Whose Change?
Impressions from Iowa.


Rich Lowry

Republicans always accuse Democrats of class warfare, usually because Democrats want higher marginal tax rates. But this is real class warfare. This is a presidential candidate reading a whole class of people out of respectability, and promising, basically, to wage war on them. It’s a view that leaves no room for legitimate differences in point of view — on one side there are class enemies preying on the American people, and on the other, those who want to stop them. Edwards sprinkles hope in his message, but it still verges on the hateful, and if it were taken seriously would almost be scary.

For Edwards, change is confrontation.

Following the Edwards event, seeing Illinois senator Barack Obama next in Ottumwa is a welcome relief. The Obama event is held in a school gym with a couple of hundred people. Much smaller than Obama crowds I saw at the beginning of the year, but still large. Going to an Obama event is like entering a “nice zone,” where everyone is earnest and helpful and the young volunteers tend to be mop-haired boys and pretty girls.

When I saw Obama earlier in the year, there was something hesitant about his performances, like he was holding something of himself back, as though he didn’t want to give into the hype around him. At this event, he was holding nothing back, making the case for himself for an hour, in detail and in earnest.

Like Huckabee, he talks about transcending partisan differences, and explains how the unlikely nature of his own campaign is a testament to its virtue and its supremacy in the political process. Obama has basically the same anti-corporate sentiments as Edwards and generally the same policy priorities. It’s his style that’s a contrast, and Obama dwells on the difference as Edwards begins to rise here.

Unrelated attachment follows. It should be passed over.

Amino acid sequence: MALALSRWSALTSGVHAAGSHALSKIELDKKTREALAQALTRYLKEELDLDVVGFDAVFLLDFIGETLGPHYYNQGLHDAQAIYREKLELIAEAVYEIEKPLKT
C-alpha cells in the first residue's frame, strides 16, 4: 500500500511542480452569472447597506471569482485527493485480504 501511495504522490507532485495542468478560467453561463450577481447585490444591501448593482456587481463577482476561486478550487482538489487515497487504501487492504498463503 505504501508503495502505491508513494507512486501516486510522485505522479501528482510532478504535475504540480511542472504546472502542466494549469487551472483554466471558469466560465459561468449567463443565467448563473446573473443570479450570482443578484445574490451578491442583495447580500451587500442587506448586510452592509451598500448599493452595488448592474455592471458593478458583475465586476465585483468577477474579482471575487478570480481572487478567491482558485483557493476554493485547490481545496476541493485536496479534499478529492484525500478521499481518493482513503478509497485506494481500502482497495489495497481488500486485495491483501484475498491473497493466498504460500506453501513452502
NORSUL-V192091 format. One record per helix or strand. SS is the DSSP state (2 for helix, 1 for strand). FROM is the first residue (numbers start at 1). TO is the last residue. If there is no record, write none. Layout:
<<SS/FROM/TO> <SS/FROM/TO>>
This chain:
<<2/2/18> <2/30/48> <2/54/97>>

He implicitly contrasts himself with Hillary Clinton, as he has for a long time: “some candidates seems to change slogans every two weeks”; some people say they know Washington so “they play the game better,” but what’s necessary is “to put an end to the game-playing”; it’s unfortunate that some people allowed themselves to bend to “conventional wisdom on something as profound as when we go to war.”

Then he turns to Edwards. The argument is being made that “he’s too nice,” “not mean enough, not angry enough, not confrontational enough.” But Obama says he doesn’t need lectures about “how to bring change,” since he worked for it as a community organizer and civil-rights attorney, instead of taking high-paying jobs from law firms. He says we don’t need “just more anger toward Republicans,” but rather, we need true knowledge and belief in principles, which make it possible to reach out. Moreover, he promises to create “a working majority” for change.

Finally, he returns to his patented theme of hope. He says his belief in hope is not “naive,” that he “understands how difficult change is going to be and that’s exactly why [he] talk[s] about hope.” Great causes, he says, rely on hope — from the American Revolution, to abolitionism, to the civil-rights movement. “Hope is that instinct within us all — you know we can do better.”

For Obama, change is hope.


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